Approval and Dates
Version:02Course Created/Approved: 10/25/2021
Version Created:10/17/2022Course Last Modified:6/2/2024
Submitter:Curriculum OfficeCourse Last Full Review:10/25/2021
Version Status:Approved Changed CoursePrereq Created/Approved:10/25/2021
Version Status Date:9/12/2022Semester Last Taught:Spring 2024
Version Term Effective:Spring 2023Term Inactive:


COURSE CONTENT

Student Learning Outcomes:
At the conclusion of this course, the student should be able to:
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1. Understand the process of ethnicization in the United States.
2. Describe the cultural conditions under which ethnic groups have made a home in the United States.
3. Identify key groups, events and figures in multi-ethnic conflict, cooperation and solidarity in the United States.
 

Objectives: Untitled document
At the conclusion of this course, the student should be able to:
1. Explain the process of ethnicization or becoming ethnic in the United States.
2. Broaden the meaning of "ethnic" to include white people in order to understand how ethnicization and white supremacy operates.
3. Discuss key figures, moments, and events in multiracial engagement.
4. Understand the development or success of different ethnic groups in the United States within the context of white supremacy, racial violence, and structural inequities.
5. Explore strategies for multiracial coalition building and solidarity through an intersectional lens.
 
Ethnic Studies Objectives:
1. Analyze and articulate concepts such as race and racism, racialization, ethnicity, equity, ethno-centrism, eurocentrism, white supremacy, self-determination, liberation, decolonization, sovereignty, imperialism, settler colonialism, and anti-racism as analyzed in any one or more of the following: Native American Studies, African American Studies, Asian American Studies, and Latina and Latino American Studies.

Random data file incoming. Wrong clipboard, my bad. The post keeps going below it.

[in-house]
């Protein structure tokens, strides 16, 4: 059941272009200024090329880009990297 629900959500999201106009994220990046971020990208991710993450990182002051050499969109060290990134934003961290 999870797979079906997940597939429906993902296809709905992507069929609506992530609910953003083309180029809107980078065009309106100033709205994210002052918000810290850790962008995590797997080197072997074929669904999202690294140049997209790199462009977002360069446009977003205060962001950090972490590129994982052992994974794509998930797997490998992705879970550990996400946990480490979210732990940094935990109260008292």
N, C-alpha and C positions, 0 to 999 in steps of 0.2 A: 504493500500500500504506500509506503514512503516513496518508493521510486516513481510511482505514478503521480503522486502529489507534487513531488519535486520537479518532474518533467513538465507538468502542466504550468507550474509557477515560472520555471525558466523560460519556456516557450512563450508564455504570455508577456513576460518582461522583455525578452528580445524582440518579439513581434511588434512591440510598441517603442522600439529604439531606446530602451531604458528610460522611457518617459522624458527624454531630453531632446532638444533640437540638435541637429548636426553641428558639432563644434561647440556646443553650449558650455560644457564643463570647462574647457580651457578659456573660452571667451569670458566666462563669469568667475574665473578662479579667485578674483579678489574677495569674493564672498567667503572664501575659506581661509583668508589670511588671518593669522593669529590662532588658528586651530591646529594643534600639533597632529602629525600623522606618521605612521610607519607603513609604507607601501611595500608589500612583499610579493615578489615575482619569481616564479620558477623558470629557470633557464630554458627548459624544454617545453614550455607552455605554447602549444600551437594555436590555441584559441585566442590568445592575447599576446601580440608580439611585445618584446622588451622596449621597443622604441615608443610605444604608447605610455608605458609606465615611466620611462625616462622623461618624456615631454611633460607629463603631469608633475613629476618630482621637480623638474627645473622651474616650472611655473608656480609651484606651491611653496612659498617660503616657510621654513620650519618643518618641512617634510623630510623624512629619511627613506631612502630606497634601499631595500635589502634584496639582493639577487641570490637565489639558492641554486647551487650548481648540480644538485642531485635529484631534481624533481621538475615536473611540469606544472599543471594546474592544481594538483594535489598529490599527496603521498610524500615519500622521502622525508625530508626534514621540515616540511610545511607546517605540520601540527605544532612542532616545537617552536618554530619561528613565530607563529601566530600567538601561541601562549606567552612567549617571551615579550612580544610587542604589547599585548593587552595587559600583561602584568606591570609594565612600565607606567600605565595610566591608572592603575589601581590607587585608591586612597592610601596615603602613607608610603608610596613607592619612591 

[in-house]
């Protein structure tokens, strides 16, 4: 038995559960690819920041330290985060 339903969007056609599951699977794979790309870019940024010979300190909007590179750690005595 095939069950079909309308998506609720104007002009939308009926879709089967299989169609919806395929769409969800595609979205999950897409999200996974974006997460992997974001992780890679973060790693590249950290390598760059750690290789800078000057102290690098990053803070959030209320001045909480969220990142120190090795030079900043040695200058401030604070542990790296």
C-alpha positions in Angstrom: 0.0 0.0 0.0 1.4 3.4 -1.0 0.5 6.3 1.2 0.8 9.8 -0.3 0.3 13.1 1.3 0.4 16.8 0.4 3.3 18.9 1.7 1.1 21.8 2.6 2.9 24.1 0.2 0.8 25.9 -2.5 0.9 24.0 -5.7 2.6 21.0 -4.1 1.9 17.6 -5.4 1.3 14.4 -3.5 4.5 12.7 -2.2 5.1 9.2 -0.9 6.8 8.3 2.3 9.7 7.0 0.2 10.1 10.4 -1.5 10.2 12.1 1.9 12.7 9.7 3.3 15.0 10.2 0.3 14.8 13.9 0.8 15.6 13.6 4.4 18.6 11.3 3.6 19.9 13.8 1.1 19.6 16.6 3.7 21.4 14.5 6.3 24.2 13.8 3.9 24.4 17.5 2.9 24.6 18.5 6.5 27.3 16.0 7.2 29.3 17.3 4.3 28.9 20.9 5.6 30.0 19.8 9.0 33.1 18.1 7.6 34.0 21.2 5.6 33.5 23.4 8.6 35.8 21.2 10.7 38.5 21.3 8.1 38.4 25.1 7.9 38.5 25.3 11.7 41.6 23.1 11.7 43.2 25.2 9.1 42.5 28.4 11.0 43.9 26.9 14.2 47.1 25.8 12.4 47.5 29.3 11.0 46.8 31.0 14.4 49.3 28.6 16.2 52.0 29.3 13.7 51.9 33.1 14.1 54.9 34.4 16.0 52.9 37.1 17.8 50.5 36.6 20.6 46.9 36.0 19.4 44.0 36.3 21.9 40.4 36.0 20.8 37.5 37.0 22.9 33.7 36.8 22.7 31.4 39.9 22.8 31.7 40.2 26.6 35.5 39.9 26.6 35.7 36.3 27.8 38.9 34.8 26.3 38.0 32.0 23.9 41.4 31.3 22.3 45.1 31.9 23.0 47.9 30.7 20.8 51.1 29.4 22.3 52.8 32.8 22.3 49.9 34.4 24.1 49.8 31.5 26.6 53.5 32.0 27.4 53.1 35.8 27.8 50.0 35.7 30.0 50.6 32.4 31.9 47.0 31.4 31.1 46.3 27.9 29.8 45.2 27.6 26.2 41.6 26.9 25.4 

2. Apply theory and knowledge produced by Native American, African American, Asian American, and/or Latina and Latino American communities to describe the critical events, histories, cultures, intellectual traditions, contributions, lived-experiences and social struggles of those groups with a particular emphasis on agency and group-affirmation. 
3. Critically analyze the intersection of race and racism as they relate to class, gender, sexuality, religion, spirituality, national origin, immigration status, ability, tribal citizenship, sovereignty, language, and/or age in Native American, African American, Asian American, and/or Latina and Latino American communities. 
4. Critically review how struggle, resistance, racial and social justice, solidarity, and liberation, as experienced and enacted by Native Americans, African Americans, Asian Americans and/or Latina and Latino Americans are relevant to current and structural issues such as communal, national, international, and transnational politics as, for example, in immigration, reparations, settler-colonialism, multiculturalism, language policies.